Tank Repair Hi I've read through your FAQ on repairs.  I just bought a second-hand 2ft*2ft*4ft tank (about 100 gallons I think - we work in litres in the UK) and managed to crack one of the end panels quite badly. The way I see it I have two options: Brace it both inside and out - which I'm pretty sure would be strong enough as the tank has built in glass corner filters and lots of bracing.  It won't look pretty but would it hold? the tank is made of 10mm glass.  So I was thinking of bracing it with 10mm on the outside ( a complete panel over the whole thing) and 8mm on the inside. Or I can dismantle the whole thing and replace the panel and re-glue it.  I've built tanks previously - nothing quite this big but I'm pretty confident.  This would be a nightmare however because of all the bracing and built in corner filters (10mm glass no less). Is there anything I can use to dissolve the silicone glue if I go for this option? Please don't recommend I buy new because it's almost not an option - prices over here for tanks are not cheap.  To buy the glass and glue would be the fraction of the cost of another tank - even a second hand one.  I got an amazingly good deal when I bought this one. (the usual price for a second hand 25 gallon). Any suggestions/recommendations would be helpful. Thanks, Mr. Meirion Jones <Hi Mr. Jones, I would recommend replacing the panel with an exact replica from your glass/glazing store. Probably the best tool for removing the silicone is a sharp razor knife...be careful to cut only where you intend. Make sure you cut down to clean glass and plastic or metal frame, then reseal with new silicone to adhere where needed to avoid leaks. Sorry I don't have any shortcuts. Should make a nice tank when it's repaired! Good Luck!  Craig>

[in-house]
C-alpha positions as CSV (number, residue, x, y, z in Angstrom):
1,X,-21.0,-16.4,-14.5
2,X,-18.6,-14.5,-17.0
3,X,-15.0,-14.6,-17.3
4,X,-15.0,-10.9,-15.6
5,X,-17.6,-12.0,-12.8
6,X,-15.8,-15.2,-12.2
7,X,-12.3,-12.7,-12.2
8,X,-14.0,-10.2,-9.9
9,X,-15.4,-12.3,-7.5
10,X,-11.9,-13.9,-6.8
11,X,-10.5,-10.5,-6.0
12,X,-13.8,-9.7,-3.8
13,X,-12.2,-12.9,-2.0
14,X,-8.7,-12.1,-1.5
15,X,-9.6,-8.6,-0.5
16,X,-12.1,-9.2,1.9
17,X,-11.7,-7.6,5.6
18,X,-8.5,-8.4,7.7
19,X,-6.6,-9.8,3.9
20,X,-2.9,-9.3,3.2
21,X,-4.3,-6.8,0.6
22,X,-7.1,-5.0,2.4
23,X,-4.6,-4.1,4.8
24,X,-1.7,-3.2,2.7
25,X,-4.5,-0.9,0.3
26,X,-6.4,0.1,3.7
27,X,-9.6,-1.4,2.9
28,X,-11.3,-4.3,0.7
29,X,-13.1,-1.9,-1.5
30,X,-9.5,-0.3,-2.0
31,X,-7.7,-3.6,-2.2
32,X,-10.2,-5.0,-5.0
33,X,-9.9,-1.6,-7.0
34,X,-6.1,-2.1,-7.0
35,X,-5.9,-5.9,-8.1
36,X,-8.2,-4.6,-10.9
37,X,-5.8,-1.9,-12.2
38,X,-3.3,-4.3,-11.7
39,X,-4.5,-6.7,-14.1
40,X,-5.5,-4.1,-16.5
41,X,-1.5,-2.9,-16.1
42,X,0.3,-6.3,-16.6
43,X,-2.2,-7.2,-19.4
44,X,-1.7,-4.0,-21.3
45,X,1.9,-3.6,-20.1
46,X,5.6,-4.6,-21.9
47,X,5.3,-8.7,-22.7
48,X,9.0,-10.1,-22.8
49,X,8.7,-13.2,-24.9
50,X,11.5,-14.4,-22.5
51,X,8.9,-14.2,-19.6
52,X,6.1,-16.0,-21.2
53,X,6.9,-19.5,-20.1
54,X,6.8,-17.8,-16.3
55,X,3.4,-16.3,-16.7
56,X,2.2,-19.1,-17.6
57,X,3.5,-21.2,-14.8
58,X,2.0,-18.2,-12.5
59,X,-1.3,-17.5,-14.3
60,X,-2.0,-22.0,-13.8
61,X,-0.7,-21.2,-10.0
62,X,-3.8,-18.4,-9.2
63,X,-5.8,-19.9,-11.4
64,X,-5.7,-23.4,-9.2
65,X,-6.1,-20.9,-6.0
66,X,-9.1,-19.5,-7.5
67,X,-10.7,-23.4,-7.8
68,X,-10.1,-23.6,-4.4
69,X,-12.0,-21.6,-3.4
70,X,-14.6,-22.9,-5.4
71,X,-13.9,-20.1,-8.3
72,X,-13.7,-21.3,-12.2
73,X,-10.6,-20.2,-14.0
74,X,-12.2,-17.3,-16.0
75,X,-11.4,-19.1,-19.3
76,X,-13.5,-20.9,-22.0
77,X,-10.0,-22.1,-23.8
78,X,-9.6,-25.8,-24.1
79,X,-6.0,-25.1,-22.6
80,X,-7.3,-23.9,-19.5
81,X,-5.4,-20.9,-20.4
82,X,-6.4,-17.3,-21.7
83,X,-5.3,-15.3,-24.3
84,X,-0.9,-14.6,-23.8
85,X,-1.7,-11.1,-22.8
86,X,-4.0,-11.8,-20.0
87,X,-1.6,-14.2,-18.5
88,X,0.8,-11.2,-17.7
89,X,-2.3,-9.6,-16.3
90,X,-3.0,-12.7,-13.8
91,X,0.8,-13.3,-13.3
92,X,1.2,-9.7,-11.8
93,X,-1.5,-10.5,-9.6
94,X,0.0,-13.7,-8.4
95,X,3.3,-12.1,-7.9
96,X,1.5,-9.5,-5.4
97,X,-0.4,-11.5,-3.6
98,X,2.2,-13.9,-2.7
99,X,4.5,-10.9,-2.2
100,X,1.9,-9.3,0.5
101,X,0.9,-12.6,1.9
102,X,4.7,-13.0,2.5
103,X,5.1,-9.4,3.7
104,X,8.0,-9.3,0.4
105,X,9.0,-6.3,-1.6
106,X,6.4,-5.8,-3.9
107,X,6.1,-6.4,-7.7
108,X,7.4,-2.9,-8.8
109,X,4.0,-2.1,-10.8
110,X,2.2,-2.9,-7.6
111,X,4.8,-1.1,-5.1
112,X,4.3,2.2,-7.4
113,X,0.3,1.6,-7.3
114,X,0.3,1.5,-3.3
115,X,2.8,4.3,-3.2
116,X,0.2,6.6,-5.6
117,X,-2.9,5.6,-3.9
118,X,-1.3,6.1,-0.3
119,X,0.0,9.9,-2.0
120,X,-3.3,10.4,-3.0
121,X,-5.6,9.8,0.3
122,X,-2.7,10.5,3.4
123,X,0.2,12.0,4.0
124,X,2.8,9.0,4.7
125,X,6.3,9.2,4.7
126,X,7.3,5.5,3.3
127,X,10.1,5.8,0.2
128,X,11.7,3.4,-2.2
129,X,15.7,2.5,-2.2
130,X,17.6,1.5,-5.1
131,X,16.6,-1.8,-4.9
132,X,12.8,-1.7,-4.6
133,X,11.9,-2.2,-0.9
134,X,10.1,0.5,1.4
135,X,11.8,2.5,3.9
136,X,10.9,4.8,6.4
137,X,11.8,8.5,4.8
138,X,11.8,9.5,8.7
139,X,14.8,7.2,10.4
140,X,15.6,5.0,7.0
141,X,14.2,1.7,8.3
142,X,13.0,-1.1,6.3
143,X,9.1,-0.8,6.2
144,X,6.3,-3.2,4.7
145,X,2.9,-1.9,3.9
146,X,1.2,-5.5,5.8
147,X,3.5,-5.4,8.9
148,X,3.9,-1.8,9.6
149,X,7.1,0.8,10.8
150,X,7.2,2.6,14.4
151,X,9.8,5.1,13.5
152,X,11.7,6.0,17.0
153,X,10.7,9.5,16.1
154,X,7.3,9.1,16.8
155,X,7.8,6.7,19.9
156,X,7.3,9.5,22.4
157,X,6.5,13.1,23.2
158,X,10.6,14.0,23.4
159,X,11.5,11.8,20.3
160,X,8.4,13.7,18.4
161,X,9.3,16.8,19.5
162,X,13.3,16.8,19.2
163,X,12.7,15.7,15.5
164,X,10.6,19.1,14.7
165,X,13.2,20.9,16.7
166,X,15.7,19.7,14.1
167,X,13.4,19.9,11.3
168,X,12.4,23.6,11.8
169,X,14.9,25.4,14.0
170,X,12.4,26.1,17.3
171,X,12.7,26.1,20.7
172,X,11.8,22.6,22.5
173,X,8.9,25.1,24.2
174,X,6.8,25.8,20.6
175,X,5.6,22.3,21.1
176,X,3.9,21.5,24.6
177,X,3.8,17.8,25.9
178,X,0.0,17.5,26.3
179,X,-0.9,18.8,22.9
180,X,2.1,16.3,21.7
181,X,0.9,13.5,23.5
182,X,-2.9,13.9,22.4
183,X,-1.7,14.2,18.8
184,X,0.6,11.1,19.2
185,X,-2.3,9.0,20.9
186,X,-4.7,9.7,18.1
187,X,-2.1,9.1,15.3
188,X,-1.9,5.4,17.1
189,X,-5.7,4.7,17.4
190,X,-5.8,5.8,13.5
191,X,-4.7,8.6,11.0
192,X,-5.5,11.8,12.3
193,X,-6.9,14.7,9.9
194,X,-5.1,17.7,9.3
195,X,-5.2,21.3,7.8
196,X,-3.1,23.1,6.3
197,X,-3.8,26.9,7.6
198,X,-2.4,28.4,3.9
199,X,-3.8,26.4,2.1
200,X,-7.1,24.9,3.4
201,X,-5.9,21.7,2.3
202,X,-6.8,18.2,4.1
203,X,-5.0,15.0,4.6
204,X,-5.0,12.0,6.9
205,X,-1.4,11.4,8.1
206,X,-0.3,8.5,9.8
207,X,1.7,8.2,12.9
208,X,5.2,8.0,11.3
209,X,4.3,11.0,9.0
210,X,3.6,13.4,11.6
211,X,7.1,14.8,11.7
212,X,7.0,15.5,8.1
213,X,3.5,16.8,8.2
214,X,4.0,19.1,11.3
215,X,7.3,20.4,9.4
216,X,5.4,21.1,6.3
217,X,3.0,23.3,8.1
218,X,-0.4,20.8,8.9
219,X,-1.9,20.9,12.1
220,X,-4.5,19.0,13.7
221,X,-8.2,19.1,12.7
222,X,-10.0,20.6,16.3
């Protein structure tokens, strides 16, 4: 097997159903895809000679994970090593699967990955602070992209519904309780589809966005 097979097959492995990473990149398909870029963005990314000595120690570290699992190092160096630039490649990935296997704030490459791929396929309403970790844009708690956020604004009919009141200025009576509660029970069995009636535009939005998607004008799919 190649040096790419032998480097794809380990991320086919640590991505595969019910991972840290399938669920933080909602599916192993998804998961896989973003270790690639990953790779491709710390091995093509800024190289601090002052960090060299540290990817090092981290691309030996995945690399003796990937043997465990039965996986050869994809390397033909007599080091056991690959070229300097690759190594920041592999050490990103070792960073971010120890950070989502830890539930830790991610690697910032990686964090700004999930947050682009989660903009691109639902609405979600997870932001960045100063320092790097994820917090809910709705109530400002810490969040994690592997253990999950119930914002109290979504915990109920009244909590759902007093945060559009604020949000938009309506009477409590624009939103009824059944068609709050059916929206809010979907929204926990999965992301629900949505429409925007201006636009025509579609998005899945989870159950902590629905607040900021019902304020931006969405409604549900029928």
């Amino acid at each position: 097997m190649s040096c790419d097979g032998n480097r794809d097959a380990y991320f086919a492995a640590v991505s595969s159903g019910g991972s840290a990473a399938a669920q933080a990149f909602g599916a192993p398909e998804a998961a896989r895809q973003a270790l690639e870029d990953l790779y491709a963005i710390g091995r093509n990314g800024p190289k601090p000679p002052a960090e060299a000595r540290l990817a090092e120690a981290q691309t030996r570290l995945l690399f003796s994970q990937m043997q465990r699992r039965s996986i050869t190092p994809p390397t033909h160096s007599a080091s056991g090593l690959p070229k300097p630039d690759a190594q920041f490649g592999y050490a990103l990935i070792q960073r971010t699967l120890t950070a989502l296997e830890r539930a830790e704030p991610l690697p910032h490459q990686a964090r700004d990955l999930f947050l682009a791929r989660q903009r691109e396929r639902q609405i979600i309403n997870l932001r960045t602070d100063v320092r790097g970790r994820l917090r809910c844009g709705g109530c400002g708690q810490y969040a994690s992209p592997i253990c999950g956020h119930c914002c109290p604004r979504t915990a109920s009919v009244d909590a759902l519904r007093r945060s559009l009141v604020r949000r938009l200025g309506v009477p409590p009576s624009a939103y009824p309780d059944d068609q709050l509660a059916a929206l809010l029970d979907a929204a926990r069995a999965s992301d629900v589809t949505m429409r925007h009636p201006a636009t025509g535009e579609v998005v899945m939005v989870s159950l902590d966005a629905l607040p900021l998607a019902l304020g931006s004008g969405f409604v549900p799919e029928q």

- Replacing Severely Scratched Glass Pane - <Good morning, JasonC here...> I picked up a 90 Gallon "Reef Ready" tank over the weekend as part of a package deal for a really good price.   The guy was getting out of the hobby so he gave me all of his stuff (tank, stand, hood, VHO lights, CO2, wet dry, pump, etc) for $200.00 and my time to break the tank down.  I did have to drive two hours one way to get the stuff, but who reading this wouldn't?. The only down side is that the tanks front panel is severely scratched, to the point it would distract me from any wildlife I placed in it for viewing.   I read the FAQS on tank repair but I still remain unclear of recommended process.   I noticed that it is recommended to cut out all of the old silicone instead of just the area on the pane you are replacing.    When you (the collective) suggest removing "all" of the old silicone, not just the affected area, and re-siliconing the entire tank are you suggesting that I cut out all of the silicone inside the tank, but leave that which is gluing the glass together,  then re-seal all inside corners OR are you suggesting that I remove all panes separating them form the others and take every little smidgen of silicon off and start from scratch. <Leave the panes attached, apply a new bead to all the corners and seams.> Lastly, the alternative it to purchase a new replacement tank for roughly $270.00, and attempt to sell the scratched tank as it is, it does hold water. <Or use it for a mix tank or sump.> Would you attempt the repair or go with the replacement? <Depends on how much you value your time or enjoy fix-it projects.> Thanks ahead of time. <Cheers, J -- >